I recall the movie made by HBO about the late-night television war set off by Johnny Carson’s Retirement, The Late Shift, in which Kathy Bates played Jay Leno’s voracious and self-destructive agent/manager. One criticism of Leno — one he later acknowledged as valid — was that he made no mention of Carson or his support of Leno over the years on Leno’s first broadcast as Carson’s replacement. In the movie, Bates tells the head of NBC that she refuses to let Jay thank or even mention Johnny, telling him, “That’s suck-up. Jay doesn’t do suck-up.”
Well, now we know David Letterman does suck-up, and he sells out pretty easily too. Last night, Letterman hosted Dan Rather on Rather’s farewell tour from the CBS Evening News, and tossed softball after softball to allow Rather to misrepresent the Memogate fiasco that cost four of Rather’s colleagues their jobs. Les Moonves had to be smiling through this — and why not? He bought it, he owns it:

LETTERMAN: So let me go back to two points. They said, one, it was not motivated by political bias?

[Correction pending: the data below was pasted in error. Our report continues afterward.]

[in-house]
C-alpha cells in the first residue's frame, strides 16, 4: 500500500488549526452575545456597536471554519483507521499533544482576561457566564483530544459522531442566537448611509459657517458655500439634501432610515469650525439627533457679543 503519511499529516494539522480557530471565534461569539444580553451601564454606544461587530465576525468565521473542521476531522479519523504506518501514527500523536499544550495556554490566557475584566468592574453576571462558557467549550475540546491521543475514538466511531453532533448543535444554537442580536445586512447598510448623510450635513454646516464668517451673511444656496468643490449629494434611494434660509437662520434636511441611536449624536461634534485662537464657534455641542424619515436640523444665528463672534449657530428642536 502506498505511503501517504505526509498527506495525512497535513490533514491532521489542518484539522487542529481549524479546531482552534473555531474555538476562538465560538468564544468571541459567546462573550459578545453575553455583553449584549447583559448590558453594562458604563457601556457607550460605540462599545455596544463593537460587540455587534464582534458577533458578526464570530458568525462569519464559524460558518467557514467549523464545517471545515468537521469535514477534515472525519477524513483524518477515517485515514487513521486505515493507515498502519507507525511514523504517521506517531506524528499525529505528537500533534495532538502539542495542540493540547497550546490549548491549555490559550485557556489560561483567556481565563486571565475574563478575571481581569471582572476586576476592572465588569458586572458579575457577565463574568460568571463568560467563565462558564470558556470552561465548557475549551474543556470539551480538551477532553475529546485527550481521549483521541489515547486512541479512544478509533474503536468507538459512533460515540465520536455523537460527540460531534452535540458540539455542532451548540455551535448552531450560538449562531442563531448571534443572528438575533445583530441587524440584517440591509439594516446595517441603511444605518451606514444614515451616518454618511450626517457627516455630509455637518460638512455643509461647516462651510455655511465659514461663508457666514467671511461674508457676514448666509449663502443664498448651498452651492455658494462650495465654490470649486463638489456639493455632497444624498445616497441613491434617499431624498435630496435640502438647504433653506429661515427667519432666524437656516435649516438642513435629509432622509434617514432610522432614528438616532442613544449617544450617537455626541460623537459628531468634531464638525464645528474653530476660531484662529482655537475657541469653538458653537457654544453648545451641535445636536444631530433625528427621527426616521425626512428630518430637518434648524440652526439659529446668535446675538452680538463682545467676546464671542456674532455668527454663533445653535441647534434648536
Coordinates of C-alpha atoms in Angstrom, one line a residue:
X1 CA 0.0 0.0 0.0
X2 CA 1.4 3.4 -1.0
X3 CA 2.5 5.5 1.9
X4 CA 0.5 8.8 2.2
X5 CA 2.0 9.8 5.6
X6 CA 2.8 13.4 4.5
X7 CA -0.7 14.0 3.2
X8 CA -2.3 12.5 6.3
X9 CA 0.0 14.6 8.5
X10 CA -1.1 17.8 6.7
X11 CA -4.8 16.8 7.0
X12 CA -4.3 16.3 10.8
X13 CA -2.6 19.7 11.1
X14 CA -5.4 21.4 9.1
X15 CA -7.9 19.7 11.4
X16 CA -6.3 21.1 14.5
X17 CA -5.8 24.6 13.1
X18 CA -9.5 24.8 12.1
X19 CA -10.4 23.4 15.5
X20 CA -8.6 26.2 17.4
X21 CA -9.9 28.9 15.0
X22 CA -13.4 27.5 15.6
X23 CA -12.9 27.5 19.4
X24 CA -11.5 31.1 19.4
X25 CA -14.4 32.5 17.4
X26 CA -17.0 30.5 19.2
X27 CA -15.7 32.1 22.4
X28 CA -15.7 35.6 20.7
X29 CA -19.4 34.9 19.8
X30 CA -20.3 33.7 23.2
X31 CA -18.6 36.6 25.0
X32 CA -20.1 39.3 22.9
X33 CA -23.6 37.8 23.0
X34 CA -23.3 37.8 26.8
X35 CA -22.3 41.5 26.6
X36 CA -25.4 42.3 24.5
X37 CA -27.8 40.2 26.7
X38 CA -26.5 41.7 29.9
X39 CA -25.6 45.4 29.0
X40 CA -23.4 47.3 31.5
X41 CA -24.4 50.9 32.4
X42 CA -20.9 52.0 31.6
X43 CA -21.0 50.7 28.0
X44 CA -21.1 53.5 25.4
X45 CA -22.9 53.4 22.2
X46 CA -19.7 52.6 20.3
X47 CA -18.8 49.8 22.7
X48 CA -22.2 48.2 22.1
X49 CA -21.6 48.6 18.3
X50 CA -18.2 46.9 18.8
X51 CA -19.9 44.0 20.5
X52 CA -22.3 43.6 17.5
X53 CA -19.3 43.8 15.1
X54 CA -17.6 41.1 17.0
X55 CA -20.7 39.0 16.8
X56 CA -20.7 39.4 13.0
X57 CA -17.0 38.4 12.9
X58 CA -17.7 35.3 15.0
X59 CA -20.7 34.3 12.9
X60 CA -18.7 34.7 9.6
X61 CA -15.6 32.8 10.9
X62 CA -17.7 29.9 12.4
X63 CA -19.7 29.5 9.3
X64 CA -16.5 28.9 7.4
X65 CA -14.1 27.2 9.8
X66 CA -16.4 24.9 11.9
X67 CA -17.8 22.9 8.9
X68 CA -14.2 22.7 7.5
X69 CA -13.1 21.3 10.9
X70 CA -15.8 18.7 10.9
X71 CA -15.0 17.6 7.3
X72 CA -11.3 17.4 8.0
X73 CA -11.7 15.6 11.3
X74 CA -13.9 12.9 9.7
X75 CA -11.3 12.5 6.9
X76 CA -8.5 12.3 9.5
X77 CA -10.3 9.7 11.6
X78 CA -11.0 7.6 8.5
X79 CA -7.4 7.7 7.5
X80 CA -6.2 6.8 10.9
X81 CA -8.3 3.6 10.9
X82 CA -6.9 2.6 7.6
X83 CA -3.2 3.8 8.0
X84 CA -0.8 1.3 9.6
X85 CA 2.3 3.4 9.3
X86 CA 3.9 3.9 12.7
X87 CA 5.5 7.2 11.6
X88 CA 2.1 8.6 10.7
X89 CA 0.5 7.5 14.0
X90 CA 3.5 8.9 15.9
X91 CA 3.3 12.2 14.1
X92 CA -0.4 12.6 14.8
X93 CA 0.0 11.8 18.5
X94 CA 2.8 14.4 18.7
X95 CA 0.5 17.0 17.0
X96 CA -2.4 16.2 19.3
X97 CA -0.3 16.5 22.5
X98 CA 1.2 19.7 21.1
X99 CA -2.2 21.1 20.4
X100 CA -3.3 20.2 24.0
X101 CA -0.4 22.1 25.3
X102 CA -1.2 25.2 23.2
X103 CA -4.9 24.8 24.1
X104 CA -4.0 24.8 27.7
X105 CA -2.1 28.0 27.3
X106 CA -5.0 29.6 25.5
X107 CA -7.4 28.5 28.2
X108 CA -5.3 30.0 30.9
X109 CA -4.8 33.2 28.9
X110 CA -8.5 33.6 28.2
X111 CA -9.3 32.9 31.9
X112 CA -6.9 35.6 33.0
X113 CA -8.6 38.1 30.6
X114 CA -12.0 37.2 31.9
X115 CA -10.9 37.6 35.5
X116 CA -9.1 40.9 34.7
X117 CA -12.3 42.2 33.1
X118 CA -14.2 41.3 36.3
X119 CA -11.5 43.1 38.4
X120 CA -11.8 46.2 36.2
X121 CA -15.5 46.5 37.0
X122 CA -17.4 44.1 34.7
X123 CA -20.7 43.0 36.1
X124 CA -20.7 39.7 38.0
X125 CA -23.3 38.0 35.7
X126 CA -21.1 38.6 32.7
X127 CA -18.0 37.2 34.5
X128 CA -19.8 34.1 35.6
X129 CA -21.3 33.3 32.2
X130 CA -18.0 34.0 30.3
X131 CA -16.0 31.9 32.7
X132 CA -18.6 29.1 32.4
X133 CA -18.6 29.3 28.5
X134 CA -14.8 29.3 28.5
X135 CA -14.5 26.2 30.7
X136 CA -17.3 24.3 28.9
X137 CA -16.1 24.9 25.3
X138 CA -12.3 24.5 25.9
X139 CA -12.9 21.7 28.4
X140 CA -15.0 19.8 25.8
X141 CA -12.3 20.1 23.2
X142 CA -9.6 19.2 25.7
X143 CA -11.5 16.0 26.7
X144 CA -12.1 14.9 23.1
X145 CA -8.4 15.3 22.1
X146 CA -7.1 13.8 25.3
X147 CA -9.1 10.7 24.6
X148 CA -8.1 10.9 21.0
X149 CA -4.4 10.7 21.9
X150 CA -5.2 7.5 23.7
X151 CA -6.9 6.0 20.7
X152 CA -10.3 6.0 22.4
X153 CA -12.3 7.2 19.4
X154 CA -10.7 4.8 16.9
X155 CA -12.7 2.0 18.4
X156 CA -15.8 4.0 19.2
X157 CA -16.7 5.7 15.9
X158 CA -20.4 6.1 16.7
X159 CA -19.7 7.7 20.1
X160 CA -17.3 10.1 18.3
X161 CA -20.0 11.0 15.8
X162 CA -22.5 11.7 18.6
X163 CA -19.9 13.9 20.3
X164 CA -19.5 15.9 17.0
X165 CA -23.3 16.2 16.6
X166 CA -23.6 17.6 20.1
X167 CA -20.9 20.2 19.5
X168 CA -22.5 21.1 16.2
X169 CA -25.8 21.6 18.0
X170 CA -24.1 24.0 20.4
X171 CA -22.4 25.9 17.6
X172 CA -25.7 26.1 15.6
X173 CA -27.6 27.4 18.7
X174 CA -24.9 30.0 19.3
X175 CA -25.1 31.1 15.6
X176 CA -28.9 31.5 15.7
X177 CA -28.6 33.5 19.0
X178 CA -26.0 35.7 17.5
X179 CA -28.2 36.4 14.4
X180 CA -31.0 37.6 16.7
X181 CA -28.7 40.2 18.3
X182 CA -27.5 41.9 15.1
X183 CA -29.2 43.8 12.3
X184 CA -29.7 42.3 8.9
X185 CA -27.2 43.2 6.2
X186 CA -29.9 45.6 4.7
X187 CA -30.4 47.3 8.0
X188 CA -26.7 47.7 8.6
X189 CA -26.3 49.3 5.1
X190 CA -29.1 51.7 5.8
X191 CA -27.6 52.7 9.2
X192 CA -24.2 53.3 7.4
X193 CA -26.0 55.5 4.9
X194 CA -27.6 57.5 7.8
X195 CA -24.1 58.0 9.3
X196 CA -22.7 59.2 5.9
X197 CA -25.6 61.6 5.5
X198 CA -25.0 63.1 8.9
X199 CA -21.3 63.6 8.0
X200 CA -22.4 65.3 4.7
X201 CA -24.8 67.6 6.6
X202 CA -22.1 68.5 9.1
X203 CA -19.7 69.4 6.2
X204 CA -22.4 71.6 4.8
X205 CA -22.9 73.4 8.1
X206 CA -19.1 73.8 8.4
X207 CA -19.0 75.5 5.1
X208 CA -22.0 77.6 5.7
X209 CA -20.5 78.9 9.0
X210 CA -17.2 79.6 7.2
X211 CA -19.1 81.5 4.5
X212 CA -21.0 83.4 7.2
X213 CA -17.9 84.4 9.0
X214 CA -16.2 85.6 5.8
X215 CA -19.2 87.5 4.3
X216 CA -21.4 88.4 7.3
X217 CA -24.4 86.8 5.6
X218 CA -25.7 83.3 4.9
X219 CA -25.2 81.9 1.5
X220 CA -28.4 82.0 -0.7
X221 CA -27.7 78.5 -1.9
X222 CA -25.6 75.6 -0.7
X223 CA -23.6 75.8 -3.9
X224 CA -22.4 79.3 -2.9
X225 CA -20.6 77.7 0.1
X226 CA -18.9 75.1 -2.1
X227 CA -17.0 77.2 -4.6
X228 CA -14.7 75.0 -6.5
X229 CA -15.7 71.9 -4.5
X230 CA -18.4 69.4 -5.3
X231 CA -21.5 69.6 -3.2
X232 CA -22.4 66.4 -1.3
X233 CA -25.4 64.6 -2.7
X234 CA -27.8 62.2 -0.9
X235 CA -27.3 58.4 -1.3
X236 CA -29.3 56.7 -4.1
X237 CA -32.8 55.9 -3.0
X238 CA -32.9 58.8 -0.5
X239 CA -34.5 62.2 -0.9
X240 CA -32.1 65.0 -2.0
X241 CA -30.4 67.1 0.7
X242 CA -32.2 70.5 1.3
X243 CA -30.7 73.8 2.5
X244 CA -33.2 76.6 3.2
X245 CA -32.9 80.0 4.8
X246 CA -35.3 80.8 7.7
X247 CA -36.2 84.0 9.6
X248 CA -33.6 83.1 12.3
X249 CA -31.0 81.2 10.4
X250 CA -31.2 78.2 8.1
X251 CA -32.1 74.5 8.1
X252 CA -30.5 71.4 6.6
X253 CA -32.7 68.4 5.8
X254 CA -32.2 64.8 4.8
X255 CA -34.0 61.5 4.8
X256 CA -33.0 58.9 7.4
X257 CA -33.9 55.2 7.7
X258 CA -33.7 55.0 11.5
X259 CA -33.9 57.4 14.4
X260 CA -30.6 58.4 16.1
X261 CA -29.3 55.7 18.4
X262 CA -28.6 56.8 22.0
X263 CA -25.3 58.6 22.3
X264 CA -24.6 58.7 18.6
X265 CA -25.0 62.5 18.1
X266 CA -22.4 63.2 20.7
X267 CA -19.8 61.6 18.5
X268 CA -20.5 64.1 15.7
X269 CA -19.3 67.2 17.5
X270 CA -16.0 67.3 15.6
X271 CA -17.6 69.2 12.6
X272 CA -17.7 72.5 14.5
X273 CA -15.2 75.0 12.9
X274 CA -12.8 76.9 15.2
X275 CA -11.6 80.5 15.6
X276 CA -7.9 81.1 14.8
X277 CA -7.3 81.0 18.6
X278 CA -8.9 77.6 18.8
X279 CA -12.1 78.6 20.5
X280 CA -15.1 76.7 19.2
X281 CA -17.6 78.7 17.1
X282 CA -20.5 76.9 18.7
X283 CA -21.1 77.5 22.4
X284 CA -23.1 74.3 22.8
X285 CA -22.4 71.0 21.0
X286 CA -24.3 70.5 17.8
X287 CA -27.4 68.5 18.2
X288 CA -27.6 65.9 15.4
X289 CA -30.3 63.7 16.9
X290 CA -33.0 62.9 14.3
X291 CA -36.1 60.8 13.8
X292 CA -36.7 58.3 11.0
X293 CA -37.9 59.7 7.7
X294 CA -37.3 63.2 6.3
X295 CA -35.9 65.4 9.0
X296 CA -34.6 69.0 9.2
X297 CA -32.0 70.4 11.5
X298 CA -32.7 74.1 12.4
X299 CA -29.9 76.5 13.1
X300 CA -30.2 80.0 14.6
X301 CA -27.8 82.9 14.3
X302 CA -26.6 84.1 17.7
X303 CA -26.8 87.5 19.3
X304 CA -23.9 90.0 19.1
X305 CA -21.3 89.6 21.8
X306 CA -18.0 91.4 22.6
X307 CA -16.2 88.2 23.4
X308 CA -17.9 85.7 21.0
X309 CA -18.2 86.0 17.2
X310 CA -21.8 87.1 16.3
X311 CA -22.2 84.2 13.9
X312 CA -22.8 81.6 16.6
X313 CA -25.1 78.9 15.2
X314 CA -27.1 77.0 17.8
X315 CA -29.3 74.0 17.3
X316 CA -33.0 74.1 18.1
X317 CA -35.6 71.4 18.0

RATHER: That’s right.
LETTERMAN: So CBS News and yourself and others cleared of that, and that seemed to be a great point of criticism, did it not, that there was political bias here, that…
RATHER: People had their own political motivations and agendas, and some people who didn’t have that, who were asking the question. That’s one reason the panel was appointed. That was one of their conclusions.
LETTERMAN: That charge has been erased by the fact-finding committee?
[RATHER]: That was their conclusion.
LETTERMAN: Did not exist. That evaporated. Secondly, they could not prove the documents were false. They could not prove they were true and accurate, but they also could not prove they were false
RATHER: That’s correct.
LETTERMAN: That’s a push right there.
RATHER: Some people would not regard it, but you’ve summarized it correctly. They had a lot of other findings. Those were among the findings. …